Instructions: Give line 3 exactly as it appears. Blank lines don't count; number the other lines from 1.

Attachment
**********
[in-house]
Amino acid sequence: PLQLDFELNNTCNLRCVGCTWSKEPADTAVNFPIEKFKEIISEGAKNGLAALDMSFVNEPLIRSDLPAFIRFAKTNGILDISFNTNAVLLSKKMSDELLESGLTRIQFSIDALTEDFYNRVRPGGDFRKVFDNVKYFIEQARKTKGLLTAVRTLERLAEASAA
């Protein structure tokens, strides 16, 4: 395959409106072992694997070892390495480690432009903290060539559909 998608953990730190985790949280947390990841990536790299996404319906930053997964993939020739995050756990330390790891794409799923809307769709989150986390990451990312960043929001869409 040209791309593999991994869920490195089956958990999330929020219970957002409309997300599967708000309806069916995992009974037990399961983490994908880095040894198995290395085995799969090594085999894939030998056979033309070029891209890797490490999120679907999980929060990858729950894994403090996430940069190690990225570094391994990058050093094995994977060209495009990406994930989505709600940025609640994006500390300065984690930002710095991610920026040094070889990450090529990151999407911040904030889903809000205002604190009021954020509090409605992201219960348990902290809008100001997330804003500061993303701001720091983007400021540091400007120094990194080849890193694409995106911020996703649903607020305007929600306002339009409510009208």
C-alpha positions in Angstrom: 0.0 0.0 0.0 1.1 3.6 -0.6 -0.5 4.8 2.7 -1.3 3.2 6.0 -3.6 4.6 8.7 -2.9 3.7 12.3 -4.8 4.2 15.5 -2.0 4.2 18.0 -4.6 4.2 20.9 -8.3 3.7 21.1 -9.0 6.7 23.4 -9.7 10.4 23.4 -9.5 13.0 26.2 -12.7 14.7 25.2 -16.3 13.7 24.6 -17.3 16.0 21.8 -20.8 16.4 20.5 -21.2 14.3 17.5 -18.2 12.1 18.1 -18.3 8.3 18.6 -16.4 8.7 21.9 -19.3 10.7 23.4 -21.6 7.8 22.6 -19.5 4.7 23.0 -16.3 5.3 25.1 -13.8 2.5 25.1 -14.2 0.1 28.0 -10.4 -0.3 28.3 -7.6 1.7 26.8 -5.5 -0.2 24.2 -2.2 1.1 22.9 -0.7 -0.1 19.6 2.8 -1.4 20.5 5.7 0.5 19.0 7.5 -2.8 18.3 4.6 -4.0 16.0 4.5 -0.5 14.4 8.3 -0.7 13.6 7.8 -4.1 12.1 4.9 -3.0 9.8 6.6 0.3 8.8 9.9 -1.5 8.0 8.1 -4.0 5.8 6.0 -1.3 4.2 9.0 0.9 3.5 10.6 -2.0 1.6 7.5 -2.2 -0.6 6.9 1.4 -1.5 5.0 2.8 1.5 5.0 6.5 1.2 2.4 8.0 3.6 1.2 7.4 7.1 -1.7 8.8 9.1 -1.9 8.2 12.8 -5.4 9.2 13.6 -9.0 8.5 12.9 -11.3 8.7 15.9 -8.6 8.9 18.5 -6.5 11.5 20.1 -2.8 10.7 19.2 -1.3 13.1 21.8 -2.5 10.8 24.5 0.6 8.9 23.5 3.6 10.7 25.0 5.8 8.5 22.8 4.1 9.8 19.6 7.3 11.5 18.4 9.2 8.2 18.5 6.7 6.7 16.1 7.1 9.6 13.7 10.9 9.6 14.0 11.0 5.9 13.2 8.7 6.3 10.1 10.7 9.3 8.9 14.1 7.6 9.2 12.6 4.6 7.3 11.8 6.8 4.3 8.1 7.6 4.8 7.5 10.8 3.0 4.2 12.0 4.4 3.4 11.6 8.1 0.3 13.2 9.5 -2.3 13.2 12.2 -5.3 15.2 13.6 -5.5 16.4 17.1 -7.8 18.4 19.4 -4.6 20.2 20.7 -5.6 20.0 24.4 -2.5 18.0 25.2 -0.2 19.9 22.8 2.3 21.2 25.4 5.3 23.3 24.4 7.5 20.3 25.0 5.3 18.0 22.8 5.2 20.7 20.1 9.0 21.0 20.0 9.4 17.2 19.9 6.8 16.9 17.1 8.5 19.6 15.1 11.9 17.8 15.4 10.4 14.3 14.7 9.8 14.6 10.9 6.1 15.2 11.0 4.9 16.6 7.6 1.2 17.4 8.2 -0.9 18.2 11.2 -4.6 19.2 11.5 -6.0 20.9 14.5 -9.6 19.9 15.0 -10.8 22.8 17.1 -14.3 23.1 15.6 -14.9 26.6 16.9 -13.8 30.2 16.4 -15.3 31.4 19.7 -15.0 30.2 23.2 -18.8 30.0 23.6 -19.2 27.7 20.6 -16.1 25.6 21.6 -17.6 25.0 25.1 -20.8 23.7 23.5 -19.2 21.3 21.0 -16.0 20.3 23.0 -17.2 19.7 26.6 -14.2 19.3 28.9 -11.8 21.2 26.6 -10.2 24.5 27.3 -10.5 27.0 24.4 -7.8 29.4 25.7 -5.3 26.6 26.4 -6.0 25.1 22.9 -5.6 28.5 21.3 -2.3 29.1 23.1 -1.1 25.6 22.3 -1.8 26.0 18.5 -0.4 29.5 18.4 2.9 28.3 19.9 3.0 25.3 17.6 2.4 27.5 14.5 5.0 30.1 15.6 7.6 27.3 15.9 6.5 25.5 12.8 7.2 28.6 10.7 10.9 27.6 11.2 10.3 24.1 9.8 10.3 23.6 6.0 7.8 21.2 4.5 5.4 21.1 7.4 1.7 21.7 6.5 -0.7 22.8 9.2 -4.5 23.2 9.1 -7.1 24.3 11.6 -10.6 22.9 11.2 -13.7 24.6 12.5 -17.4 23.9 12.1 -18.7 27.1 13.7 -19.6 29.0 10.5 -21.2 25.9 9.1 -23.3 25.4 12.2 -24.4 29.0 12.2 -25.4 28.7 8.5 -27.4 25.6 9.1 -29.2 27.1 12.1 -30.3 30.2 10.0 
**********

């Protein structure tokens, strides 16, 4: 395959409106072992694997070892390495480690432009903290060539559909 998608953990730190985790949280947390990841990536790299996404319906930053997964993939020739995050756990330390790891794409799923809307769709989150986390990451990312960043929001869409 040209791309593999991994869920490195089956958990999330929020219970957002409309997300599967708000309806069916995992009974037990399961983490994908880095040894198995290395085995799969090594085999894939030998056979033309070029891209890797490490999120679907999980929060990858729950894994403090996430940069190690990225570094391994990058050093094995994977060209495009990406994930989505709600940025609640994006500390300065984690930002710095991610920026040094070889990450090529990151999407911040904030889903809000205002604190009021954020509090409605992201219960348990902290809008100001997330804003500061993303701001720091983007400021540091400007120094990194080849890193694409995106911020996703649903607020305007929600306002339009409510009208």